• Hiking in knee to waste-deep snow is not very fun.
  • We’re not sure it’s really a good idea for hikers to smoke weed while on a sketchy trail.
  • Towing a trailer through the wind of the Great Plains is much tougher than through any mountain range, IMO.
  • We saw up close and personal – elk, moose, marmots, rattlesnake, deer – but no bear. Just bear poop.



  • Sliding down a snowy slope of your butt in shorts isn’t as refreshing as you might think.
  • There’s nothing better than an ice-cold beer after a dusty, grueling 10-mile hike.
  • The sounds of loud sex on a squeaky air mattress emanating from a tent 2 sites away really travel at 2 AM.
  • Downtown Estes Park = Gatlinburg West.
  • Yes, there are indeed lots of friendly, outgoing people of all ages in this great country.
  • How can truckers drive at 60 MPH during a seriously torrential downpour, while everyone else is going 25?
  • It’s hard to beat the cool, clear starry nights in the mountains.
  • We’re already making plans to go back!



Well, we’re sure that we’ve left out some things, so if we think of anything else we’ll add it in the comment section.  Be sure to add your travel/vacation observations there as well!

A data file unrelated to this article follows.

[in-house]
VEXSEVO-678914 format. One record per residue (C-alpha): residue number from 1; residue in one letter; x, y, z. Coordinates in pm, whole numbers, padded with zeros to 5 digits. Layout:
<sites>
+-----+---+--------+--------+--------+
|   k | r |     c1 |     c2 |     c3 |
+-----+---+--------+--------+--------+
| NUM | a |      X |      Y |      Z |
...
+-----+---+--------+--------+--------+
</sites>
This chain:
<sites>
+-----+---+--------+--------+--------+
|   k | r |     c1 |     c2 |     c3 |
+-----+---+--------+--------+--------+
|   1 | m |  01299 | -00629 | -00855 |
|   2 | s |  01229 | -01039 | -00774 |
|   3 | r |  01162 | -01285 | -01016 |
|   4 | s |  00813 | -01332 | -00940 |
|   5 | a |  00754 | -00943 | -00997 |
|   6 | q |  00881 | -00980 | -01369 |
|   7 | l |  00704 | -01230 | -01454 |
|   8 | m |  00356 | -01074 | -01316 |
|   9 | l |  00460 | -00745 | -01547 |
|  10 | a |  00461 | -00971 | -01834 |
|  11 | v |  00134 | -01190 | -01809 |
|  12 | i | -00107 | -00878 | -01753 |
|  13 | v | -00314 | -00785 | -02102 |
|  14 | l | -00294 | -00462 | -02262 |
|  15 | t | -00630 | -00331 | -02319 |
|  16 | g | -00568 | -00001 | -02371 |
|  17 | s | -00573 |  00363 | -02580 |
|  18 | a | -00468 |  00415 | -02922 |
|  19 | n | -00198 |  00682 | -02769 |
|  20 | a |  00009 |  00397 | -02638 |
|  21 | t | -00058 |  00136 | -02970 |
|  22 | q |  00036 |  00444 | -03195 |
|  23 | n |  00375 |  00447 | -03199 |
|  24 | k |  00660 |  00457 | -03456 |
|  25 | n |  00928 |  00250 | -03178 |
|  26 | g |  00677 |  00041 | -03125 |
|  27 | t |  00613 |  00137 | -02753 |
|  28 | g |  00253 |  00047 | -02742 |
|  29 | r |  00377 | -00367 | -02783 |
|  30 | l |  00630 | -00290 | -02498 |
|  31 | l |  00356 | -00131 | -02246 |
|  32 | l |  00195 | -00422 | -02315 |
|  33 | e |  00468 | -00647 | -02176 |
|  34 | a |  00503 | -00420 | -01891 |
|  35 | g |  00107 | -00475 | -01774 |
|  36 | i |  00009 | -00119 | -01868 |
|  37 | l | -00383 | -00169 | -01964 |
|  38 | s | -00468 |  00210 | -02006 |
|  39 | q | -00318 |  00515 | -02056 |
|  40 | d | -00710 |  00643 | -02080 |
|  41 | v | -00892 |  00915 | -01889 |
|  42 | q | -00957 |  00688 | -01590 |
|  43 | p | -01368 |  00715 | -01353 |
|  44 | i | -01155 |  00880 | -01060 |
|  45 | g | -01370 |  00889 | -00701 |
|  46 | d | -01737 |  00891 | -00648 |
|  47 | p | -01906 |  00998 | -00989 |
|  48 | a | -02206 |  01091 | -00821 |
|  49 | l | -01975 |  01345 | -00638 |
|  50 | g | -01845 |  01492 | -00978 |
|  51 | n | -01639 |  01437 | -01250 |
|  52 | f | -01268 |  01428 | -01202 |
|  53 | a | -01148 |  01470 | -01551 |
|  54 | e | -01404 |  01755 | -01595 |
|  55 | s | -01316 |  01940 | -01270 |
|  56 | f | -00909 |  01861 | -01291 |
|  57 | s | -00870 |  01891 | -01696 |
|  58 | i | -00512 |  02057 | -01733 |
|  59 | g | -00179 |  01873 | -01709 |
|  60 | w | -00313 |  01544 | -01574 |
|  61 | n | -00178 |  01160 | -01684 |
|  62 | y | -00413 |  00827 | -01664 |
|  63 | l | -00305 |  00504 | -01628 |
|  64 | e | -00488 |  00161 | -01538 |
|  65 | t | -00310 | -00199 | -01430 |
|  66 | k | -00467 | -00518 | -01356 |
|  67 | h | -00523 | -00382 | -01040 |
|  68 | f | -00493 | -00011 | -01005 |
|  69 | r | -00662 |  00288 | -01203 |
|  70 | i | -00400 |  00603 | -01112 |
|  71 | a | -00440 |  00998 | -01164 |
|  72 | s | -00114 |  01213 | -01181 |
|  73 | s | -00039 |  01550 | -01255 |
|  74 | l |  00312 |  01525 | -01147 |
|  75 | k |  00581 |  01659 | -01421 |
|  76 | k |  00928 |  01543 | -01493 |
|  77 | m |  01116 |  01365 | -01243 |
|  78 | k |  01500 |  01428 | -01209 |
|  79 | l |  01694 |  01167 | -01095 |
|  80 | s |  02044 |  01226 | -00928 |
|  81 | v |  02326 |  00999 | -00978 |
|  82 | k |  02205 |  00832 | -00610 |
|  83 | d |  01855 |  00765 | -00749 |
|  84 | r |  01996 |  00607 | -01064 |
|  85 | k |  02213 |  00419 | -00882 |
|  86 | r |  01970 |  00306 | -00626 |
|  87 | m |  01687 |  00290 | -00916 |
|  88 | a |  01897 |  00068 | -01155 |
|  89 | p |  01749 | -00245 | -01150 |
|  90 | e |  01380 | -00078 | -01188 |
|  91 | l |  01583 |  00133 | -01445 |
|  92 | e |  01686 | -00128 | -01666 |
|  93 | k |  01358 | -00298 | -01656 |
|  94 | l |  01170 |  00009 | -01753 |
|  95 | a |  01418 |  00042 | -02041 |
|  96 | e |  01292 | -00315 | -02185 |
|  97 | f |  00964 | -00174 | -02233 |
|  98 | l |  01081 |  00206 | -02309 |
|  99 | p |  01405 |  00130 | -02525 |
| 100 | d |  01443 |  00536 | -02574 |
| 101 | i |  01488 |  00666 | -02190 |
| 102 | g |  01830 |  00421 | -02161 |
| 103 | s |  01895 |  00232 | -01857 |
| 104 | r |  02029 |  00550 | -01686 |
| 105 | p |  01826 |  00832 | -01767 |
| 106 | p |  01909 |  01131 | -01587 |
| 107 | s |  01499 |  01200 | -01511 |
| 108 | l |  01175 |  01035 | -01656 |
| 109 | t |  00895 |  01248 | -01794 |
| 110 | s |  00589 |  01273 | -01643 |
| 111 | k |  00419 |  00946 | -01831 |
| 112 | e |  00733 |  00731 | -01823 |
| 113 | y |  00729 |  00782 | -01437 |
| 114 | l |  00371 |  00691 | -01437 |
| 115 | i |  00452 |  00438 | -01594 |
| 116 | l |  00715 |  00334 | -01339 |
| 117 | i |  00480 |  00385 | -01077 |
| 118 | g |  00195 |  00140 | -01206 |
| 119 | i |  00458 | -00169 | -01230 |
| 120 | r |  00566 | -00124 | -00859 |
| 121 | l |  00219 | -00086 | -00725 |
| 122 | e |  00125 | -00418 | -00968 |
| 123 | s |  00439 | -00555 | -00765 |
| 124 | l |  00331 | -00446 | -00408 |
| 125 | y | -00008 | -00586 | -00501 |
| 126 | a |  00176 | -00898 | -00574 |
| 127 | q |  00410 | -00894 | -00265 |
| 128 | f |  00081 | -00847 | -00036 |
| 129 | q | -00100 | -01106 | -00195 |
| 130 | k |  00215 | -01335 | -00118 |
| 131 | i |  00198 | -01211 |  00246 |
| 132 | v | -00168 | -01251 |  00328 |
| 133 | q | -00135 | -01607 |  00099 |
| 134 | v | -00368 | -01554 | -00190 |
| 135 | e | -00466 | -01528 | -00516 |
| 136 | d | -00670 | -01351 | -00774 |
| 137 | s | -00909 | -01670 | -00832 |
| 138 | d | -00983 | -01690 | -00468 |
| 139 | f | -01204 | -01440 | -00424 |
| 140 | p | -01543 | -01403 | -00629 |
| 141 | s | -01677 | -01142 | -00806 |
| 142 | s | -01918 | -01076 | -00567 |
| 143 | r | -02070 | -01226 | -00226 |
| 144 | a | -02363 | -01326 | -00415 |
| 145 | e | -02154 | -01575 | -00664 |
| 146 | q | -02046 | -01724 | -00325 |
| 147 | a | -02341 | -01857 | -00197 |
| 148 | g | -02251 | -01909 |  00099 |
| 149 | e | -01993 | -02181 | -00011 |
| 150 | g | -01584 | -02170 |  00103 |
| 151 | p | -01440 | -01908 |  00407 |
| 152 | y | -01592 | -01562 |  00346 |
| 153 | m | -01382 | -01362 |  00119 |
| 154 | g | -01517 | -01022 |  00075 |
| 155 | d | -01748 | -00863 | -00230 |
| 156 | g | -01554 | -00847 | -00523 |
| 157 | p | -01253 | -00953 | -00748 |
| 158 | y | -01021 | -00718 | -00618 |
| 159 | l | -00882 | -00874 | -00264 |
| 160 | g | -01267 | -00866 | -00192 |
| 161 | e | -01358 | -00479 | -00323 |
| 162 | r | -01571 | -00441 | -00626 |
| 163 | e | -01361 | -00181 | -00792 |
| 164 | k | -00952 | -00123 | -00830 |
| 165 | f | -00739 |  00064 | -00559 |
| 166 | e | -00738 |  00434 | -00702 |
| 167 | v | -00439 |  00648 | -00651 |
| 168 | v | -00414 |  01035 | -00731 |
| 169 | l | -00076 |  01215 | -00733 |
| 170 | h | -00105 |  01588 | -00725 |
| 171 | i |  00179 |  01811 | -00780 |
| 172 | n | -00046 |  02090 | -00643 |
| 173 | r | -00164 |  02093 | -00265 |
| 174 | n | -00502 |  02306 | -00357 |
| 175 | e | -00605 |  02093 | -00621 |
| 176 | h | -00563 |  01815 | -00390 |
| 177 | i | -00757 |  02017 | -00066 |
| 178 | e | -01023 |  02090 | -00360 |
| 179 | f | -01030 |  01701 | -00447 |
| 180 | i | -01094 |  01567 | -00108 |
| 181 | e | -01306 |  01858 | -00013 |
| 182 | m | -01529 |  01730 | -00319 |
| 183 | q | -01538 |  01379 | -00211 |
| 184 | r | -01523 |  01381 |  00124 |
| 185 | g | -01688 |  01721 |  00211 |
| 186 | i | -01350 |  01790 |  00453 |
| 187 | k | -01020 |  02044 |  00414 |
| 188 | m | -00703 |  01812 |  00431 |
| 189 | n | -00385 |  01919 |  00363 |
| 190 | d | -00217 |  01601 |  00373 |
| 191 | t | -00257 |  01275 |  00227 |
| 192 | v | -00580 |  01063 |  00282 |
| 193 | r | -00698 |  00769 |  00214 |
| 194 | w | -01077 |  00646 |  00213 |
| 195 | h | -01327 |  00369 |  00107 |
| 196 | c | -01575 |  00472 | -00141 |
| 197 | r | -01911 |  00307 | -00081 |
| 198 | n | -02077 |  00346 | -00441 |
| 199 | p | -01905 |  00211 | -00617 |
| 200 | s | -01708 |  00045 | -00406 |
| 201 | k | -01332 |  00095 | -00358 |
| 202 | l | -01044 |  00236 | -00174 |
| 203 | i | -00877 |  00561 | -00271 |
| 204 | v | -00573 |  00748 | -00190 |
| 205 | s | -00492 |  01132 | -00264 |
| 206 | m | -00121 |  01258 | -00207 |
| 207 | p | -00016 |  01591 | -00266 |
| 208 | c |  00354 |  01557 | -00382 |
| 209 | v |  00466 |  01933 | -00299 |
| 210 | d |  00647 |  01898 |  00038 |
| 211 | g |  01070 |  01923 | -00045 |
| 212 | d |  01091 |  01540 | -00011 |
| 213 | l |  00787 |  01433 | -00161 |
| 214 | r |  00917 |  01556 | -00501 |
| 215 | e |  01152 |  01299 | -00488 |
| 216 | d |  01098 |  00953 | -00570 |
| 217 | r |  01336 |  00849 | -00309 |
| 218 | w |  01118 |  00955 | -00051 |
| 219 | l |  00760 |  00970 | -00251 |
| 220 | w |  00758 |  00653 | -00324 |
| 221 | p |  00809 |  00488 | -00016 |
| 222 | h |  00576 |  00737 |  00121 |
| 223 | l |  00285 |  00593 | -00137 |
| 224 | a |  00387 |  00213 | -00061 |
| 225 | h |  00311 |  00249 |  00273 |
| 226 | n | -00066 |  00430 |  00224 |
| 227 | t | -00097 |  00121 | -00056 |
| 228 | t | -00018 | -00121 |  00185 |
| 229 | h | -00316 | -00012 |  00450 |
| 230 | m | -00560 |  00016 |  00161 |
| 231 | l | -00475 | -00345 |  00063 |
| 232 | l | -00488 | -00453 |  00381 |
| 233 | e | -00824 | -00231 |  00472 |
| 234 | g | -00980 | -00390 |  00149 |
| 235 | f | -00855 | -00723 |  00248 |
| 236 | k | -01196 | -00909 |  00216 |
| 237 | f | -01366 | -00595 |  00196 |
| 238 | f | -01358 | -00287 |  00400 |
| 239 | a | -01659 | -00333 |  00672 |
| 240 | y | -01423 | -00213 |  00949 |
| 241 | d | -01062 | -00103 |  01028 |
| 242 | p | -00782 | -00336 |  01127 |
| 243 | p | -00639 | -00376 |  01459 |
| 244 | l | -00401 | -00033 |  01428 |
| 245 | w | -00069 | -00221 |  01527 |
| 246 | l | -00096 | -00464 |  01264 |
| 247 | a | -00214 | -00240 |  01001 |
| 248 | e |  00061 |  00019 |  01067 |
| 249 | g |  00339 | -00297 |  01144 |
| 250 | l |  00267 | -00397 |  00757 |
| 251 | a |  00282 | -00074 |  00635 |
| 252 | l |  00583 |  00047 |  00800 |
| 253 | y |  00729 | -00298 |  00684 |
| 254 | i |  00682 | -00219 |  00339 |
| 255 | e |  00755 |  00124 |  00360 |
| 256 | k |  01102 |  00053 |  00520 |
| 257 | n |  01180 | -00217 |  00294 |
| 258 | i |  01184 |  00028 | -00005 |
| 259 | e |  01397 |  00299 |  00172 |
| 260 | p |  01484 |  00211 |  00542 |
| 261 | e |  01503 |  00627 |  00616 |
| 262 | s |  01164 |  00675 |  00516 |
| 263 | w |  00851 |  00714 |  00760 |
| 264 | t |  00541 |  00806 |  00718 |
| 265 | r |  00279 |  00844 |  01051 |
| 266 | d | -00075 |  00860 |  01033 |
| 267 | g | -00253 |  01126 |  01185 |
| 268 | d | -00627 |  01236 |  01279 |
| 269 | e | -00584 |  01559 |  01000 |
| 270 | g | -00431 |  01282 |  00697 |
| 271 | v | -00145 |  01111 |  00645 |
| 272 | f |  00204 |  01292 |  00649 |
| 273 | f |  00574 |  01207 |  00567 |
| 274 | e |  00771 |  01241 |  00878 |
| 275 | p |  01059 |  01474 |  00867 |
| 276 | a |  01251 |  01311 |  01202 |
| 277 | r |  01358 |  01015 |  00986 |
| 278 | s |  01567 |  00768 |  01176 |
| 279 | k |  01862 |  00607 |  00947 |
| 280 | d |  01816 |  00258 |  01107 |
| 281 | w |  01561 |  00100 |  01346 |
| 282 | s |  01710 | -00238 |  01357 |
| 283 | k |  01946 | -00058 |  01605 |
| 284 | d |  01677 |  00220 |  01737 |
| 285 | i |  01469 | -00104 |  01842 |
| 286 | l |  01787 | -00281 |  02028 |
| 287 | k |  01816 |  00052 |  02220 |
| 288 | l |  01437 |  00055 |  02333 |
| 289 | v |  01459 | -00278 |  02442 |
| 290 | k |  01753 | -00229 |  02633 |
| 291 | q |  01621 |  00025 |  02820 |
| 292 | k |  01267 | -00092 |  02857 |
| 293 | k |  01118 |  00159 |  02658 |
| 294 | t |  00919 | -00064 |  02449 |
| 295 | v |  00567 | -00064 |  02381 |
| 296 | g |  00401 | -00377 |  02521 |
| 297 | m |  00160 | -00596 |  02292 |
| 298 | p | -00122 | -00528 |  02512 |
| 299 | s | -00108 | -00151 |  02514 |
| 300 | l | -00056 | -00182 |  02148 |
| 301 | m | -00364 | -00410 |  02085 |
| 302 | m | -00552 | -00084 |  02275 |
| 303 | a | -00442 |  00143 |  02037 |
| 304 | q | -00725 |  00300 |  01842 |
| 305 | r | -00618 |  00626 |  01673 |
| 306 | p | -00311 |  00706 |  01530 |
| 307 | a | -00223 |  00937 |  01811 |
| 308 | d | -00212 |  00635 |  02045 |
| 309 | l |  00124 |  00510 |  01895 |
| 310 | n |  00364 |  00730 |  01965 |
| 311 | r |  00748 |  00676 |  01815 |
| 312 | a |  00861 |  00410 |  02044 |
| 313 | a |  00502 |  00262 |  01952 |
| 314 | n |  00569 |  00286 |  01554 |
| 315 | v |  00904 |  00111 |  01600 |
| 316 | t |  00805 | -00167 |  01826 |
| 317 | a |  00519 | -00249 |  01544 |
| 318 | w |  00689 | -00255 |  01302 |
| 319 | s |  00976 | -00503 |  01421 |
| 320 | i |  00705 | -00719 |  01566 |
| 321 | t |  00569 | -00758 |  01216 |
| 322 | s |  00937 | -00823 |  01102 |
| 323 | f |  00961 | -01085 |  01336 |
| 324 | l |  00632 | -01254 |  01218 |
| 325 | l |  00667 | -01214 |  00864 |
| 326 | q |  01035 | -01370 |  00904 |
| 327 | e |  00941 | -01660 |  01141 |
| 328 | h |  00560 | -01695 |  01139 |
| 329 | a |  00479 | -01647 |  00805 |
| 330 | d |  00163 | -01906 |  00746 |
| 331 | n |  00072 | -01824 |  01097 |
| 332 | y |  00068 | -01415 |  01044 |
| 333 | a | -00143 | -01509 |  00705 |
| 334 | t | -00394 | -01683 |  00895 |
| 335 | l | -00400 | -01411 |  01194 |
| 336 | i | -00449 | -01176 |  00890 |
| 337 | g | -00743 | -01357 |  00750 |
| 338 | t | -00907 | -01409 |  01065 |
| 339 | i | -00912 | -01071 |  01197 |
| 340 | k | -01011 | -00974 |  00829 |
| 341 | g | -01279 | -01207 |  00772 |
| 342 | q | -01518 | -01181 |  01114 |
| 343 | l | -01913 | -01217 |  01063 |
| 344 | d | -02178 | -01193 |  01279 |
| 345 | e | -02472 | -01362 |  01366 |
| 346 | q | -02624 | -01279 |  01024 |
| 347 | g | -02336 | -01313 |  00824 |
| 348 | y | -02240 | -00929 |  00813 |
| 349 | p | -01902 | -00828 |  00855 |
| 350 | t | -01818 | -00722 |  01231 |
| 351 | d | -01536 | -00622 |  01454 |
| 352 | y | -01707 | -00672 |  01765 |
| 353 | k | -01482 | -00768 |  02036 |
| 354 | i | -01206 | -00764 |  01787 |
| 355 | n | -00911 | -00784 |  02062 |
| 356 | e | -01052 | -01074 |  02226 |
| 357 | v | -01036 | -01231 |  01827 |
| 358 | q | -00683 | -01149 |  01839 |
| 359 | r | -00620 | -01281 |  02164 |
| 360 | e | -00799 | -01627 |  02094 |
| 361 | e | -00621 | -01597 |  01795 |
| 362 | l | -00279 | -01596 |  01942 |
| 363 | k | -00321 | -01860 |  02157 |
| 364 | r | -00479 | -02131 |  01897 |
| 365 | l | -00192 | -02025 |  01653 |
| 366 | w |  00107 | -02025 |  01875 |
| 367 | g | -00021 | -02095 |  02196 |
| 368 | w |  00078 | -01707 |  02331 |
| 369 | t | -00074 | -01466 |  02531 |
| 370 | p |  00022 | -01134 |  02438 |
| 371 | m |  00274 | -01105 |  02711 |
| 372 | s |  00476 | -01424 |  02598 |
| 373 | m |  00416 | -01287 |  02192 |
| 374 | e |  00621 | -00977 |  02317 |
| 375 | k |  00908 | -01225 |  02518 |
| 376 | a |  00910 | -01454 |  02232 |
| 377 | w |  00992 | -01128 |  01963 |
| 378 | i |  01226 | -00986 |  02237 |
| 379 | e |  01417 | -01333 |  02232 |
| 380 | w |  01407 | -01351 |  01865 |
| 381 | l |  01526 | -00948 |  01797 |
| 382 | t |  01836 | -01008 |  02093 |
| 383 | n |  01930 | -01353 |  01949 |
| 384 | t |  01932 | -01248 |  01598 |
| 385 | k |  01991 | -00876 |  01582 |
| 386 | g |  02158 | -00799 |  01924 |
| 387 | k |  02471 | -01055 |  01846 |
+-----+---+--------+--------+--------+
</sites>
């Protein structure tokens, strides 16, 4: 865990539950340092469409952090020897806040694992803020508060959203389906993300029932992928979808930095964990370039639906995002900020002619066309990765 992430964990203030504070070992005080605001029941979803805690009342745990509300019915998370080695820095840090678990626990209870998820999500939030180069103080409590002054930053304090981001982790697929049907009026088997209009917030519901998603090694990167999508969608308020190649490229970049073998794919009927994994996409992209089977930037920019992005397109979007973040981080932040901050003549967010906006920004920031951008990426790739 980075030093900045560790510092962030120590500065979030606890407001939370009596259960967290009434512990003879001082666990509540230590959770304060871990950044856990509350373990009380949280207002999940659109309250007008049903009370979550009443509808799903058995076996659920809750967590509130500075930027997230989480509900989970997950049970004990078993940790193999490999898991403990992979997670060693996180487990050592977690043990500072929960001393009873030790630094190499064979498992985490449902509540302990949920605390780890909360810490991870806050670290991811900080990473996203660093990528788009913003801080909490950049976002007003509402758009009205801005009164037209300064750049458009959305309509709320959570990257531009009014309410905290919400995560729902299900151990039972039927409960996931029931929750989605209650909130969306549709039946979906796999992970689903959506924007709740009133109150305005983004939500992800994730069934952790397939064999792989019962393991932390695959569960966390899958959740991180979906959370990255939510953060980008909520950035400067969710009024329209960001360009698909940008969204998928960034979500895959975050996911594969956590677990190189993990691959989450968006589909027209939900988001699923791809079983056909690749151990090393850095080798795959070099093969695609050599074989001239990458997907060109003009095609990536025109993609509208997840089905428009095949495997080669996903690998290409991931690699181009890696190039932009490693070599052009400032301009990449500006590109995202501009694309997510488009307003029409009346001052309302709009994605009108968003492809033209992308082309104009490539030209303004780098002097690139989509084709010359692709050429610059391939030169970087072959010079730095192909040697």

2 replies to "32 Thoughts from Our Trip to Colorado"

    • WhoKnows


      Great pictures! So glad to hear you and Linda had a great time!

      I was at Yellowstone with my family around the same time. It was a great trip, did lots of reflections and the beautiful, vast nature helps to put thing into perspective and remind me to appreciate what I already have. I experienced the longest stretch of time when my mind did not drift to the A, sometimes for more than a day, which Is a big achievement for me considering it’s the 2nd year since DDay. I gained more hope after the trip.

      To all the readers of this blog, enjoy the rest of your summer! I wish you all could find your strength wherever you are in the process.

      • Doug

        Thanks for the comment WhoKnows! We love Yellowstone and the Grand Tetons. I hope that you had a great time with your family as well. I’m so glad that your trip helped you in your recovery to some extent. I think a lot of people discount the healing powers of being out in nature – especially the mountains and places like Yellowstone. Enjoy the rest of your summer – what’s left of it. (Linda starts back to school tomorrow!)